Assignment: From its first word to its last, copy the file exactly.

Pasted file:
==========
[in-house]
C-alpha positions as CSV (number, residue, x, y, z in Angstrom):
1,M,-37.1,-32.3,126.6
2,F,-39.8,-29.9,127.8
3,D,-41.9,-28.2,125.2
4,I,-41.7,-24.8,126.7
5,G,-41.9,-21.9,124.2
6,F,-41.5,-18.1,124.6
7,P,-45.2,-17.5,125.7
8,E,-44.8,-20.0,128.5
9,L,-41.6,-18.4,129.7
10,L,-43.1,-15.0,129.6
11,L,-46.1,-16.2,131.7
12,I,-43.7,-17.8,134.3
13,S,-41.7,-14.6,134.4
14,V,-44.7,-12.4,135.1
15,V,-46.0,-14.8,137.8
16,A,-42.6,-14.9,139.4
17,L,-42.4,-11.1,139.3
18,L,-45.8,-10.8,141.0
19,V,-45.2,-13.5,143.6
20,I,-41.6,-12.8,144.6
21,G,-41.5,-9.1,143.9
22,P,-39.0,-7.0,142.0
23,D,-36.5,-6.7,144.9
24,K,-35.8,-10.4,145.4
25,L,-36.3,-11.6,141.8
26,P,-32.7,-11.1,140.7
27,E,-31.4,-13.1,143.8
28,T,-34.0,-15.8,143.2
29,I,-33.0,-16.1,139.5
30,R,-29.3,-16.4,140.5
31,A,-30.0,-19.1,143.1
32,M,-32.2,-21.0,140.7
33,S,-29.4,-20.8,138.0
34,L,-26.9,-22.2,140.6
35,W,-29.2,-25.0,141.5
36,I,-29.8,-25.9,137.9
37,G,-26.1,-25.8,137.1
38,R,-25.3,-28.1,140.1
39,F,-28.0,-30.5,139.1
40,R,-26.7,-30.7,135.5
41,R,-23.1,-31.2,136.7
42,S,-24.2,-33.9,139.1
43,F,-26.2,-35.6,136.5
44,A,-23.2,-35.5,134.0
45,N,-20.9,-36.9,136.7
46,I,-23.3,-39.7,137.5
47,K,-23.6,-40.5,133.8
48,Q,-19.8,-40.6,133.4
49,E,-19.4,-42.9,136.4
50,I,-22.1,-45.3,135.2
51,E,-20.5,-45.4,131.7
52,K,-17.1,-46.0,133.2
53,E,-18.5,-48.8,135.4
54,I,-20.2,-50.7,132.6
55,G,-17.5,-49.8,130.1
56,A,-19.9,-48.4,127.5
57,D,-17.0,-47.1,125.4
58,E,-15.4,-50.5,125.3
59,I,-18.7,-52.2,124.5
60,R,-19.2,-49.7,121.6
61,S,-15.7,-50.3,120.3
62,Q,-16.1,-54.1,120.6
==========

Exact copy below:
[in-house]
C-alpha positions as CSV (number, residue, x, y, z in Angstrom):
1,M,-37.1,-32.3,126.6
2,F,-39.8,-29.9,127.8
3,D,-41.9,-28.2,125.2
4,I,-41.7,-24.8,126.7
5,G,-41.9,-21.9,124.2
6,F,-41.5,-18.1,124.6
7,P,-45.2,-17.5,125.7
8,E,-44.8,-20.0,128.5
9,L,-41.6,-18.4,129.7
10,L,-43.1,-15.0,129.6
11,L,-46.1,-16.2,131.7
12,I,-43.7,-17.8,134.3
13,S,-41.7,-14.6,134.4
14,V,-44.7,-12.4,135.1
15,V,-46.0,-14.8,137.8
16,A,-42.6,-14.9,139.4
17,L,-42.4,-11.1,139.3
18,L,-45.8,-10.8,141.0
19,V,-45.2,-13.5,143.6
20,I,-41.6,-12.8,144.6
21,G,-41.5,-9.1,143.9
22,P,-39.0,-7.0,142.0
23,D,-36.5,-6.7,144.9
24,K,-35.8,-10.4,145.4
25,L,-36.3,-11.6,141.8
26,P,-32.7,-11.1,140.7
27,E,-31.4,-13.1,143.8
28,T,-34.0,-15.8,143.2
29,I,-33.0,-16.1,139.5
30,R,-29.3,-16.4,140.5
31,A,-30.0,-19.1,143.1
32,M,-32.2,-21.0,140.7
33,S,-29.4,-20.8,138.0
34,L,-26.9,-22.2,140.6
35,W,-29.2,-25.0,141.5
36,I,-29.8,-25.9,137.9
37,G,-26.1,-25.8,137.1
38,R,-25.3,-28.1,140.1
39,F,-28.0,-30.5,139.1
40,R,-26.7,-30.7,135.5
41,R,-23.1,-31.2,136.7
42,S,-24.2,-33.9,139.1
43,F,-26.2,-35.6,136.5
44,A,-23.2,-35.5,134.0
45,N,-20.9,-36.9,136.7
46,I,-23.3,-39.7,137.5
47,K,-23.6,-40.5,133.8
48,Q,-19.8,-40.6,133.4
49,E,-19.4,-42.9,136.4
50,I,-22.1,-45.3,135.2
51,E,-20.5,-45.4,131.7
52,K,-17.1,-46.0,133.2
53,E,-18.5,-48.8,135.4
54,I,-20.2,-50.7,132.6
55,G,-17.5,-49.8,130.1
56,A,-19.9,-48.4,127.5
57,D,-17.0,-47.1,125.4
58,E,-15.4,-50.5,125.3
59,I,-18.7,-52.2,124.5
60,R,-19.2,-49.7,121.6
61,S,-15.7,-50.3,120.3
62,Q,-16.1,-54.1,120.6